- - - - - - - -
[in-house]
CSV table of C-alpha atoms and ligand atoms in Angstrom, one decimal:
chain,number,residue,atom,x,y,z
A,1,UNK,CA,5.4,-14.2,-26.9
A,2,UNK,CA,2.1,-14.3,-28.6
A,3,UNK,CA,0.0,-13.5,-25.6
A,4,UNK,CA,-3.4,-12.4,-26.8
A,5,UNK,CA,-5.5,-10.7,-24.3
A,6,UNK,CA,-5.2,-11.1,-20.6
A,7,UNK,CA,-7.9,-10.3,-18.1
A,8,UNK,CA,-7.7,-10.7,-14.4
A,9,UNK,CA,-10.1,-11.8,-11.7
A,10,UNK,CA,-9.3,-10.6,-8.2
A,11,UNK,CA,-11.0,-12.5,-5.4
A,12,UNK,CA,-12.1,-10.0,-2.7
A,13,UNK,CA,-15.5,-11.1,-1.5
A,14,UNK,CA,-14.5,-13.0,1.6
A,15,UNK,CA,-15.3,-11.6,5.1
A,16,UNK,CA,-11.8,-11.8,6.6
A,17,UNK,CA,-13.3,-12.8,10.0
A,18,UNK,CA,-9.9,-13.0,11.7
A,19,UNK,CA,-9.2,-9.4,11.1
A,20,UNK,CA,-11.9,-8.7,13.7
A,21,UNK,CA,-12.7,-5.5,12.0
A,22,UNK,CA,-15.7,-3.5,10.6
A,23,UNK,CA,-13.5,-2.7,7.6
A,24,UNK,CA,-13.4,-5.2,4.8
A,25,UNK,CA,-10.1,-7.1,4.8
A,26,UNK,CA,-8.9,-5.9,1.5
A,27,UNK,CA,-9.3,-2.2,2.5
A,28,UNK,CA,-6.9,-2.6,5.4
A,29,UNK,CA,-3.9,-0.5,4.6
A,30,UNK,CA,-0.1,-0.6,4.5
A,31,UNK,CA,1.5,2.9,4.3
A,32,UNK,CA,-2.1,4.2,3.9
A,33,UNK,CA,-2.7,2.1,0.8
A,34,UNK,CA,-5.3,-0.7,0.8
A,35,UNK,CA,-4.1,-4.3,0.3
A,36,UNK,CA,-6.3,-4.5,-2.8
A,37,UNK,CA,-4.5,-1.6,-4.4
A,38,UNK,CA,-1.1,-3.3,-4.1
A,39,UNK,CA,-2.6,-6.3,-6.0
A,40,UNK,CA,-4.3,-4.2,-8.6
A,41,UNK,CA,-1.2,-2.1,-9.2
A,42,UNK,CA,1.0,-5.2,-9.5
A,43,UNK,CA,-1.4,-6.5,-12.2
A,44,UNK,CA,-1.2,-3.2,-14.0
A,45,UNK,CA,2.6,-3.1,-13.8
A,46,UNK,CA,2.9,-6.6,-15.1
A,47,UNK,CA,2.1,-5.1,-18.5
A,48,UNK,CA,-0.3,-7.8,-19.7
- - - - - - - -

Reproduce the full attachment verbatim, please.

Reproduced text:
[in-house]
CSV table of C-alpha atoms and ligand atoms in Angstrom, one decimal:
chain,number,residue,atom,x,y,z
A,1,UNK,CA,5.4,-14.2,-26.9
A,2,UNK,CA,2.1,-14.3,-28.6
A,3,UNK,CA,0.0,-13.5,-25.6
A,4,UNK,CA,-3.4,-12.4,-26.8
A,5,UNK,CA,-5.5,-10.7,-24.3
A,6,UNK,CA,-5.2,-11.1,-20.6
A,7,UNK,CA,-7.9,-10.3,-18.1
A,8,UNK,CA,-7.7,-10.7,-14.4
A,9,UNK,CA,-10.1,-11.8,-11.7
A,10,UNK,CA,-9.3,-10.6,-8.2
A,11,UNK,CA,-11.0,-12.5,-5.4
A,12,UNK,CA,-12.1,-10.0,-2.7
A,13,UNK,CA,-15.5,-11.1,-1.5
A,14,UNK,CA,-14.5,-13.0,1.6
A,15,UNK,CA,-15.3,-11.6,5.1
A,16,UNK,CA,-11.8,-11.8,6.6
A,17,UNK,CA,-13.3,-12.8,10.0
A,18,UNK,CA,-9.9,-13.0,11.7
A,19,UNK,CA,-9.2,-9.4,11.1
A,20,UNK,CA,-11.9,-8.7,13.7
A,21,UNK,CA,-12.7,-5.5,12.0
A,22,UNK,CA,-15.7,-3.5,10.6
A,23,UNK,CA,-13.5,-2.7,7.6
A,24,UNK,CA,-13.4,-5.2,4.8
A,25,UNK,CA,-10.1,-7.1,4.8
A,26,UNK,CA,-8.9,-5.9,1.5
A,27,UNK,CA,-9.3,-2.2,2.5
A,28,UNK,CA,-6.9,-2.6,5.4
A,29,UNK,CA,-3.9,-0.5,4.6
A,30,UNK,CA,-0.1,-0.6,4.5
A,31,UNK,CA,1.5,2.9,4.3
A,32,UNK,CA,-2.1,4.2,3.9
A,33,UNK,CA,-2.7,2.1,0.8
A,34,UNK,CA,-5.3,-0.7,0.8
A,35,UNK,CA,-4.1,-4.3,0.3
A,36,UNK,CA,-6.3,-4.5,-2.8
A,37,UNK,CA,-4.5,-1.6,-4.4
A,38,UNK,CA,-1.1,-3.3,-4.1
A,39,UNK,CA,-2.6,-6.3,-6.0
A,40,UNK,CA,-4.3,-4.2,-8.6
A,41,UNK,CA,-1.2,-2.1,-9.2
A,42,UNK,CA,1.0,-5.2,-9.5
A,43,UNK,CA,-1.4,-6.5,-12.2
A,44,UNK,CA,-1.2,-3.2,-14.0
A,45,UNK,CA,2.6,-3.1,-13.8
A,46,UNK,CA,2.9,-6.6,-15.1
A,47,UNK,CA,2.1,-5.1,-18.5
A,48,UNK,CA,-0.3,-7.8,-19.7